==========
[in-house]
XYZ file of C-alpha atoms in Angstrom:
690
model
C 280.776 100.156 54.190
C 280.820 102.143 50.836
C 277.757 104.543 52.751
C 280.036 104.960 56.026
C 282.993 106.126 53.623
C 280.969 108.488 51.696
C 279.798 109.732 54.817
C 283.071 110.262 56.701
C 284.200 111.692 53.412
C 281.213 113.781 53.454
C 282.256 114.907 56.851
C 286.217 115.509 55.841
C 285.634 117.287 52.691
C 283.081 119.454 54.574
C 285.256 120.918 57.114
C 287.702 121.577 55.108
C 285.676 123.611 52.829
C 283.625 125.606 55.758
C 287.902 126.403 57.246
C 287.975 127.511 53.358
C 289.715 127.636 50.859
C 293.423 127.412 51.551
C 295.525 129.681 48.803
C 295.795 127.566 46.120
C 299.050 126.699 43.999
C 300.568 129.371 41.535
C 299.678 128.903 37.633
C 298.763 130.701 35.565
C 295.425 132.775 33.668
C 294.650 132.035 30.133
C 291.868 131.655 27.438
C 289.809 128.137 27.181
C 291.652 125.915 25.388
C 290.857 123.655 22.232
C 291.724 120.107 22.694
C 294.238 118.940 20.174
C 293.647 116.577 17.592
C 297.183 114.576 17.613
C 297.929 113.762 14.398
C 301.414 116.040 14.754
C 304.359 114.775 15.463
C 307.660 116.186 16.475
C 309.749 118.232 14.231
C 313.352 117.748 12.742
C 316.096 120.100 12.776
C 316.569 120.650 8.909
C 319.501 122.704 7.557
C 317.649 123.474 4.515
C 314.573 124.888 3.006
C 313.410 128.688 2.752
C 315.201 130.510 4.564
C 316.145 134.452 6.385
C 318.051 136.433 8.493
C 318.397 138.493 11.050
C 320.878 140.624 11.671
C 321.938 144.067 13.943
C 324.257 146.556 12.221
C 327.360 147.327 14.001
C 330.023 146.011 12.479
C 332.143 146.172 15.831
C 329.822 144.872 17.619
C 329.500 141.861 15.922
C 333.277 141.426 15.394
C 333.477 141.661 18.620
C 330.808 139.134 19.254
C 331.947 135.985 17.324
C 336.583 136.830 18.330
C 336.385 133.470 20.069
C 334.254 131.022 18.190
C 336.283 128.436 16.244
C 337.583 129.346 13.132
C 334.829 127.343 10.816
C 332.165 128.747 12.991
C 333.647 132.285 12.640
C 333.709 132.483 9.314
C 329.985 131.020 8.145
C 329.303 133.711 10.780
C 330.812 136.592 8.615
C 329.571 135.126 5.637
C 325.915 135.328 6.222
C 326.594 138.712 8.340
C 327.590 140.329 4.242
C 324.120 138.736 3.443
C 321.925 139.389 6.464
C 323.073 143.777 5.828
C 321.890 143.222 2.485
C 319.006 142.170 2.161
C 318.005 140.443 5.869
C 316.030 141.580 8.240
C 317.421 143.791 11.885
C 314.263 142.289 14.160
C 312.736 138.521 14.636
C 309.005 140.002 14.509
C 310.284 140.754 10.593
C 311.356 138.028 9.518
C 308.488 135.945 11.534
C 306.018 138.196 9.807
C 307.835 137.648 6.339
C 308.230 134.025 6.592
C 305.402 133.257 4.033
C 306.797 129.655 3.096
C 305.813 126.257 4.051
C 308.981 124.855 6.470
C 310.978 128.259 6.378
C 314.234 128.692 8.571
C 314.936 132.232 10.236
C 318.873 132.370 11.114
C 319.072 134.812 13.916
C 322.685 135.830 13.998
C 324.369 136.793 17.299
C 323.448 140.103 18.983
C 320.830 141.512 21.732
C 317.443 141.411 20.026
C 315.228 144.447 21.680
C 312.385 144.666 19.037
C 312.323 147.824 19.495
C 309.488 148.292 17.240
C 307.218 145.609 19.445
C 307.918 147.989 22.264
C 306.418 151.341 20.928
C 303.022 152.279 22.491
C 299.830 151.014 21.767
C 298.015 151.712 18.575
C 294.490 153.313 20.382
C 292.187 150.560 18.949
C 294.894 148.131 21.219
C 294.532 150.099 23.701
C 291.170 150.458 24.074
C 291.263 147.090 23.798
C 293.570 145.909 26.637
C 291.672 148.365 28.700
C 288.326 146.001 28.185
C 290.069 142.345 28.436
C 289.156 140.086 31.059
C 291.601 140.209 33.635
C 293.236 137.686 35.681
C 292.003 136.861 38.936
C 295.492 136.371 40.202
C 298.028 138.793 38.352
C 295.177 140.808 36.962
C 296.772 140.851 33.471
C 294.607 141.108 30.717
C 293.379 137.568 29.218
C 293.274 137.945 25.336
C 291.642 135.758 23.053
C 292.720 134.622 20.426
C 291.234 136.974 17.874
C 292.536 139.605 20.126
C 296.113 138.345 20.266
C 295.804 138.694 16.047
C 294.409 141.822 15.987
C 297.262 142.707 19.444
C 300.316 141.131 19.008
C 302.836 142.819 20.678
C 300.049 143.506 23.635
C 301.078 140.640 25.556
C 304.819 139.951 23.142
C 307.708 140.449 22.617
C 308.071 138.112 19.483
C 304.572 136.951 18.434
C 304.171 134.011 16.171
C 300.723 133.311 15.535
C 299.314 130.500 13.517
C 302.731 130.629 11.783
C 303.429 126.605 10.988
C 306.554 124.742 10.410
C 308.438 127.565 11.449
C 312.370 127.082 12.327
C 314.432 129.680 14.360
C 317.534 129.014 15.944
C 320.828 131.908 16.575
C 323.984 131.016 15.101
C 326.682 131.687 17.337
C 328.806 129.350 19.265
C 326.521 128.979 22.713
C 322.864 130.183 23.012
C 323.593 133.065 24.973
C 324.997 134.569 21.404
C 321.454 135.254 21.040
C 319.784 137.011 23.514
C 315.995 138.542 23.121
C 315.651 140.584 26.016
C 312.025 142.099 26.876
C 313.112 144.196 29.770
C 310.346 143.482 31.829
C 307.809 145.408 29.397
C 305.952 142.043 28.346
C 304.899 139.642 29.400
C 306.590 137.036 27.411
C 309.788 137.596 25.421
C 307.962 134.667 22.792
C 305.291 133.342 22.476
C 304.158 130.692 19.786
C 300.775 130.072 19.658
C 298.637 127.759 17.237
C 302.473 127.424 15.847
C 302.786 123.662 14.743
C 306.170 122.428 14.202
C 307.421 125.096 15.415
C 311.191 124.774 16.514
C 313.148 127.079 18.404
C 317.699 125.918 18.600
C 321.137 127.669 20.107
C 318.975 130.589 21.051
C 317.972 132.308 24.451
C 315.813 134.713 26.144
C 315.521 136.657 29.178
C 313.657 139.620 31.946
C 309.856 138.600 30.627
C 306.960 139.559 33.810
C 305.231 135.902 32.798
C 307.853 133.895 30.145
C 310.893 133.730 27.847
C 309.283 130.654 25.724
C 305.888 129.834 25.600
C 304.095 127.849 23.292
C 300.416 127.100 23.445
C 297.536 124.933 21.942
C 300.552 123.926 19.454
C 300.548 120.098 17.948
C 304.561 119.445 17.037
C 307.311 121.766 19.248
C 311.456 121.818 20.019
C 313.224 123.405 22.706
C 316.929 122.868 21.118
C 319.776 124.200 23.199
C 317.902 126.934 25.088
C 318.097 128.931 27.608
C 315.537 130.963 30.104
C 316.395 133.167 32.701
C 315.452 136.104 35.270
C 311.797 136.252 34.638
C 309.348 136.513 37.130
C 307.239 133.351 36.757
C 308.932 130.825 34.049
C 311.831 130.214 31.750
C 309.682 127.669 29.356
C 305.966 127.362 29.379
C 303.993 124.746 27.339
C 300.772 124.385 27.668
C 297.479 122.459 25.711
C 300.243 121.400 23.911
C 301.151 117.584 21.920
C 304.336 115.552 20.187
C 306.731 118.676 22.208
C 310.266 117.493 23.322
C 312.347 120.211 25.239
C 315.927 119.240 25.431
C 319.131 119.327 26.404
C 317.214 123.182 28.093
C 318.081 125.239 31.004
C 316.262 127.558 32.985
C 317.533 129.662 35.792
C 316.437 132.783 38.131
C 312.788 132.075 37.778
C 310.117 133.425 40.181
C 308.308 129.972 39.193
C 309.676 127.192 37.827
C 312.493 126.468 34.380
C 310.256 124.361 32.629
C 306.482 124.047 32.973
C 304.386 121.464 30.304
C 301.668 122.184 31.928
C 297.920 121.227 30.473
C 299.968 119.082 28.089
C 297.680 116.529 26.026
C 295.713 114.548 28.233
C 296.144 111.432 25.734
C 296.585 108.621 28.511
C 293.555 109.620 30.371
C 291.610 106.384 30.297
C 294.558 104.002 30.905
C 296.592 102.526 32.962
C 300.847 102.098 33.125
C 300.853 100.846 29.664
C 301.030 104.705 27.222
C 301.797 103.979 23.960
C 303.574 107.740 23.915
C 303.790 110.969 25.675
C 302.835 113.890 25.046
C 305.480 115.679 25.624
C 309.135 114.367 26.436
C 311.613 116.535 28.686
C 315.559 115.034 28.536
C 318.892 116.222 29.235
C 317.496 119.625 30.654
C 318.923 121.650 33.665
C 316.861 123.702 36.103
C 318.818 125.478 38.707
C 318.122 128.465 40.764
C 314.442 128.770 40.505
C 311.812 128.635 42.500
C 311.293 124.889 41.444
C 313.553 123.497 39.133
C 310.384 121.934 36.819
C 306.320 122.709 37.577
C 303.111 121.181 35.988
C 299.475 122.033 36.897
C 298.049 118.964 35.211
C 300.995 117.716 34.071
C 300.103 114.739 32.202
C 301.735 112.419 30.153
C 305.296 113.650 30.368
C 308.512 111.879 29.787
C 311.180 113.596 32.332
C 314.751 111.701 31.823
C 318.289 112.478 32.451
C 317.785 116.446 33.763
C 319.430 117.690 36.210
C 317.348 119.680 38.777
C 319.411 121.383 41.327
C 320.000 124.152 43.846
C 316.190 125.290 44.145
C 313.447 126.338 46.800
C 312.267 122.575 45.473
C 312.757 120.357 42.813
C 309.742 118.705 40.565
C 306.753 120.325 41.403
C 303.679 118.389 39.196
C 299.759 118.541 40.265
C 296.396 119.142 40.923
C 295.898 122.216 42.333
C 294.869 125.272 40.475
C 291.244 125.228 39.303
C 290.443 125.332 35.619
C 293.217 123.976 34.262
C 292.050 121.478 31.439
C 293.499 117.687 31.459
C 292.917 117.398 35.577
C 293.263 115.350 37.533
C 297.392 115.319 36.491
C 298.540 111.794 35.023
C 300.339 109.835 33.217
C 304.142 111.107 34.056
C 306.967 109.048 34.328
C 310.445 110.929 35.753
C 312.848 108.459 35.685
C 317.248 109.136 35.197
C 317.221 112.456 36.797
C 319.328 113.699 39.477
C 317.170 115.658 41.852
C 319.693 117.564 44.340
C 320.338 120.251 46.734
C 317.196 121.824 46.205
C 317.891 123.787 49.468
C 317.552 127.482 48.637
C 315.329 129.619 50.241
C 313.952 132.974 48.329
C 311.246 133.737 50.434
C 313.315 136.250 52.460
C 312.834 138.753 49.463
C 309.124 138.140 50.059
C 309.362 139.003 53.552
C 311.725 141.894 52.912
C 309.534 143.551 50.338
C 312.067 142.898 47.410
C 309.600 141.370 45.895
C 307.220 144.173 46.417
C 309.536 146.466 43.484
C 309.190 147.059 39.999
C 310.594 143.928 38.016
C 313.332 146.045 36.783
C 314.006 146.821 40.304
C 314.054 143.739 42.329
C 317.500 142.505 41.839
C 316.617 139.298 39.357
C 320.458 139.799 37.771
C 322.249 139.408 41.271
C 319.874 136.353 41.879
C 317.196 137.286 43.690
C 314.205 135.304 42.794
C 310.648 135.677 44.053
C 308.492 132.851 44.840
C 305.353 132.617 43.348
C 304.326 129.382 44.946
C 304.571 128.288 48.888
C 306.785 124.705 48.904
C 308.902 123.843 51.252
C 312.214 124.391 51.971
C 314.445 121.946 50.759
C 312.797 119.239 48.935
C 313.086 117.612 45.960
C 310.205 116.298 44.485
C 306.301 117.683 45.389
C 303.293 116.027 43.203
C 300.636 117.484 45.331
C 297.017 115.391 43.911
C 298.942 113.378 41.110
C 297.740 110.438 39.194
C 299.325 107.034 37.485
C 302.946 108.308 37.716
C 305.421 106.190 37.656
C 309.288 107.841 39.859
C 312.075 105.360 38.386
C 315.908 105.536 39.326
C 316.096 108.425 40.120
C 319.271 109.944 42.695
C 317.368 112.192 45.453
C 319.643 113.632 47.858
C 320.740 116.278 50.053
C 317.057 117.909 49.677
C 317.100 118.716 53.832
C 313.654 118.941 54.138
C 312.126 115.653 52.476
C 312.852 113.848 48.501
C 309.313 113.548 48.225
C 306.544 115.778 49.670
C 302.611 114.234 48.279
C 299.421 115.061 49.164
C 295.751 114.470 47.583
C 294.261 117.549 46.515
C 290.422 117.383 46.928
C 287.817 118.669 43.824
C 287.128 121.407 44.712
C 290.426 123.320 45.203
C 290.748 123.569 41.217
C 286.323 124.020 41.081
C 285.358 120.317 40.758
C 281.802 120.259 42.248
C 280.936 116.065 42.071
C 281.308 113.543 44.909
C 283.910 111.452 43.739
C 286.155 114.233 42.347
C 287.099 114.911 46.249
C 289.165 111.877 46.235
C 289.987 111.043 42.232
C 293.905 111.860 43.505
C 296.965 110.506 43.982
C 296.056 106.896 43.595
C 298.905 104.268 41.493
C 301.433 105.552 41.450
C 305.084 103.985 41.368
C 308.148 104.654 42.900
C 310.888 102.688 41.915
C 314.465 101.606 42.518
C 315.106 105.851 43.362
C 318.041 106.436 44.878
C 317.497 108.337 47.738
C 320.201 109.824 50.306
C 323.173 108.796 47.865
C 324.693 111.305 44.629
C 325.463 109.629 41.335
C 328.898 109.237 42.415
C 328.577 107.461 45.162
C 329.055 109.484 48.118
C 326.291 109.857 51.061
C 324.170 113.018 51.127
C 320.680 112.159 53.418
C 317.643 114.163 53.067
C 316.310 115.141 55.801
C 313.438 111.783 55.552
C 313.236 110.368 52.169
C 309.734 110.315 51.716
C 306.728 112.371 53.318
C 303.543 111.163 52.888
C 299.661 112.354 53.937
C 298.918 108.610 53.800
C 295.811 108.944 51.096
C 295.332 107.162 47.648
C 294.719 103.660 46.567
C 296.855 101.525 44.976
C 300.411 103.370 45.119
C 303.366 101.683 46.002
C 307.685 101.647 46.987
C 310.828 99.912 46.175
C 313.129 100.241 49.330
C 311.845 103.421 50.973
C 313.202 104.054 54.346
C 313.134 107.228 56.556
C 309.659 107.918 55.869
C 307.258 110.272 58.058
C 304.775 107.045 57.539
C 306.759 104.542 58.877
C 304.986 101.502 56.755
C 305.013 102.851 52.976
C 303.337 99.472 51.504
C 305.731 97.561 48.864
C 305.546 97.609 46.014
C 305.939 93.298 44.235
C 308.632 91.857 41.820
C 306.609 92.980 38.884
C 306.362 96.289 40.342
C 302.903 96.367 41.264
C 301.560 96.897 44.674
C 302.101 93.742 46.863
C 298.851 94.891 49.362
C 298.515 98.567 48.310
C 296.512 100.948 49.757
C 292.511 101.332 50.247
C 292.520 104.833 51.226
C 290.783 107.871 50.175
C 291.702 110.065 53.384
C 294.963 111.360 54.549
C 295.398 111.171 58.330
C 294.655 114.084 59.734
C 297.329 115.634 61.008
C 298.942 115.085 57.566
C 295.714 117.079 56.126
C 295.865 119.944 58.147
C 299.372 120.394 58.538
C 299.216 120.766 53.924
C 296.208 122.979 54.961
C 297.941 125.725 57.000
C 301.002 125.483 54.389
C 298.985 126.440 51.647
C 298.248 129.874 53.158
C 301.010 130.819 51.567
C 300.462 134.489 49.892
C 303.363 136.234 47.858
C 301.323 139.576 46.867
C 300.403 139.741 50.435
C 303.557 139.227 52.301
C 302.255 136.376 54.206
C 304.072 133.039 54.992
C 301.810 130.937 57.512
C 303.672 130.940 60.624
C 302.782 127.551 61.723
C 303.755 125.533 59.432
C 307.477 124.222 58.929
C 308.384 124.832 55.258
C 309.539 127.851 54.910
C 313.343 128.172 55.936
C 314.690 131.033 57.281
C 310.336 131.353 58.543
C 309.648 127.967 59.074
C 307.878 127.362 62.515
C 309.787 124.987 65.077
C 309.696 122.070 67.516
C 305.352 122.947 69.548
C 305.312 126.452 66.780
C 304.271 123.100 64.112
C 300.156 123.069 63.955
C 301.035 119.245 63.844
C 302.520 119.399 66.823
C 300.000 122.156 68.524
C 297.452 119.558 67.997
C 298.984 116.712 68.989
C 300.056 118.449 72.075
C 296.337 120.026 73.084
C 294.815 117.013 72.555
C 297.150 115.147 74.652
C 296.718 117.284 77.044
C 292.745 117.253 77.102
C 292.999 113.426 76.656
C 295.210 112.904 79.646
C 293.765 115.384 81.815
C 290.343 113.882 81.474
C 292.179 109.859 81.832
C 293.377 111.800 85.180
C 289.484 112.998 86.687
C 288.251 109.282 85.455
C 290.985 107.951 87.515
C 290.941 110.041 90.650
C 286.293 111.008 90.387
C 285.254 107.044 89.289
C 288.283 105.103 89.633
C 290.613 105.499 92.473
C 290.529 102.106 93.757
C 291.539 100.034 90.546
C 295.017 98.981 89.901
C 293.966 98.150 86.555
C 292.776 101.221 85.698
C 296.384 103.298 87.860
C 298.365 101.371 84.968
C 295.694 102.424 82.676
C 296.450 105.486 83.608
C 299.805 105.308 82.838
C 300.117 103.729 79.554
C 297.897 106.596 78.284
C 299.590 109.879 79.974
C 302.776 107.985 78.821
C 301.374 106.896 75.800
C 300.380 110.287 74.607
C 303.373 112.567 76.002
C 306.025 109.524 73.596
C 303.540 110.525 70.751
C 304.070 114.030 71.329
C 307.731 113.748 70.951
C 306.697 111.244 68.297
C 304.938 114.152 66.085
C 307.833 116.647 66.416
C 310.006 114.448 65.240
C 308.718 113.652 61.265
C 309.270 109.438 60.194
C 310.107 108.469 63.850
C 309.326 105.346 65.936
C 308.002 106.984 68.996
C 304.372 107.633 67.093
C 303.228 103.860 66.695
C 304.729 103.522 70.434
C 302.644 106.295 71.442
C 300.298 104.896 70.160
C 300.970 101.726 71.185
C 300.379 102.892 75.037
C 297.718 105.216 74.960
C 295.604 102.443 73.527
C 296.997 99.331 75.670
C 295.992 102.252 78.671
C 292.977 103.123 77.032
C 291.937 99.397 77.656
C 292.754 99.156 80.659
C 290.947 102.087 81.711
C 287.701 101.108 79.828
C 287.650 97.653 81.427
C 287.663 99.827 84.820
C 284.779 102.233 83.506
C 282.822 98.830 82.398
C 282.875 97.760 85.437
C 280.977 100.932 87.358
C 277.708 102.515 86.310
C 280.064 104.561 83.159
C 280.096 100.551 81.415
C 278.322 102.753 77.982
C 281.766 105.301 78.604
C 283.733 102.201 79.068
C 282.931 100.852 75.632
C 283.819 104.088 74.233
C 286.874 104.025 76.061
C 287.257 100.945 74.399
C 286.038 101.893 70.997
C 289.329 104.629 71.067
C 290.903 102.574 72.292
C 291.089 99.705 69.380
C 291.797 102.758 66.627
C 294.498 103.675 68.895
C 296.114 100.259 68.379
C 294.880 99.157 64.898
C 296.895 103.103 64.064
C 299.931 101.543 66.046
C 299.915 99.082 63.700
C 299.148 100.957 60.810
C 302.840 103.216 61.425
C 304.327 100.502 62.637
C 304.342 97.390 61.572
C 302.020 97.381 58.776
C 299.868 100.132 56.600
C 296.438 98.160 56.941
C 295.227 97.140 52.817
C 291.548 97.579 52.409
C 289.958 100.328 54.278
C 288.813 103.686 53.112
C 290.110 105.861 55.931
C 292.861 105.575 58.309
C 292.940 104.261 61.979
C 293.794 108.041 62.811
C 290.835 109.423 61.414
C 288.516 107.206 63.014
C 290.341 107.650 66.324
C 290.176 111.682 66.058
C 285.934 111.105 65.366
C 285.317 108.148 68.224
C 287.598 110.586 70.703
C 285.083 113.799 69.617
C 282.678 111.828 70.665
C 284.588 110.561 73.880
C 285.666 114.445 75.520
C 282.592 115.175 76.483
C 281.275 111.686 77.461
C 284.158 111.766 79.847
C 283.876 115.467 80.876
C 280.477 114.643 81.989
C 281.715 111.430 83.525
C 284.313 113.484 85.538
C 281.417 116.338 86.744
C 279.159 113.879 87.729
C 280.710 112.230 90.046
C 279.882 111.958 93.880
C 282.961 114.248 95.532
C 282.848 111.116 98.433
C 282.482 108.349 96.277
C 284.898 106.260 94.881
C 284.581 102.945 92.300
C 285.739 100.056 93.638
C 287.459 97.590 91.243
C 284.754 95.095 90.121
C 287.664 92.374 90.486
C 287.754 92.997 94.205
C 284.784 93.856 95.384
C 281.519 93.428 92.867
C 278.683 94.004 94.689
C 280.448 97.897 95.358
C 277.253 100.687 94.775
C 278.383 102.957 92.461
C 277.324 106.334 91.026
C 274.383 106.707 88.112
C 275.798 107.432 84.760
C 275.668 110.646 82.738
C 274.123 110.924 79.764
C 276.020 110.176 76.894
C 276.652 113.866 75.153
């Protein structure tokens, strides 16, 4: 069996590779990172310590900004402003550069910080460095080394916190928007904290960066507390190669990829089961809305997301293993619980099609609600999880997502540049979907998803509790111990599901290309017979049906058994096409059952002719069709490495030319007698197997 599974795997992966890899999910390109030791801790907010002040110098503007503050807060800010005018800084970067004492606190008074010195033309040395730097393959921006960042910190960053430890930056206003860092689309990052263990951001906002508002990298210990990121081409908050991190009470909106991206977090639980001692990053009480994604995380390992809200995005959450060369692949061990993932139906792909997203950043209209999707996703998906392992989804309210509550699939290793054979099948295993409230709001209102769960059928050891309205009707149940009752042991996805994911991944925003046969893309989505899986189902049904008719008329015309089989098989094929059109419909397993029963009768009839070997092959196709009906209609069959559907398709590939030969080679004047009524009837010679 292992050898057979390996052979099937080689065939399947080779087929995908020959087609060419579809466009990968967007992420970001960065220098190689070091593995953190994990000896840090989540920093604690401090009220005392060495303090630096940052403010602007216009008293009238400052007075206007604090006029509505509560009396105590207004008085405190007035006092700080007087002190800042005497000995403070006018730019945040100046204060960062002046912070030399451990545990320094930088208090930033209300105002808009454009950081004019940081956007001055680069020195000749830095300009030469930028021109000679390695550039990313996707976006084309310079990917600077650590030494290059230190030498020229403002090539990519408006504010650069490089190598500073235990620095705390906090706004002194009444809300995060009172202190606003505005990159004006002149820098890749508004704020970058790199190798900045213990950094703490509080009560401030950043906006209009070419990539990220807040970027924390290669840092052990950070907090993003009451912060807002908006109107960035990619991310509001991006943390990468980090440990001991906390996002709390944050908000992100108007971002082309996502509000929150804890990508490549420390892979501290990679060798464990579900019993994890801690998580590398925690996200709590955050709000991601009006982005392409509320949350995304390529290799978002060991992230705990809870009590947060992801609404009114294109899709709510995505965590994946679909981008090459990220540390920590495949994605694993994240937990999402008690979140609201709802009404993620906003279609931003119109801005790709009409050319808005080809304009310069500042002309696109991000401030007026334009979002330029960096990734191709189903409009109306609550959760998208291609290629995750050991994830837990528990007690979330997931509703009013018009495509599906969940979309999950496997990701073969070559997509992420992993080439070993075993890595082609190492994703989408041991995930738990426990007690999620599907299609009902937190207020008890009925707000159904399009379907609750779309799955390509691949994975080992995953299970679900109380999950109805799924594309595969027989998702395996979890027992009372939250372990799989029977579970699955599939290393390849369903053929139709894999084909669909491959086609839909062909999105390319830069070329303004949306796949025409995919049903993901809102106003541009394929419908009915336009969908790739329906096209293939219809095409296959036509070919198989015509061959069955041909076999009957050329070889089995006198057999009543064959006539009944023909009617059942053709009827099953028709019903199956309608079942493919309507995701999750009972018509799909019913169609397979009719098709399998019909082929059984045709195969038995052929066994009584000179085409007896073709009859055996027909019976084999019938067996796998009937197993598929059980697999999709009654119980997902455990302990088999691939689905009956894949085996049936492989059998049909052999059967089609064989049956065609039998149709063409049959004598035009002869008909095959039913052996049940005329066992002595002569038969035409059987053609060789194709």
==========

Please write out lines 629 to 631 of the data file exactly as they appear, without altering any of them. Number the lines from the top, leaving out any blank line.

C 294.498 103.675 68.895
C 296.114 100.259 68.379
C 294.880 99.157 64.898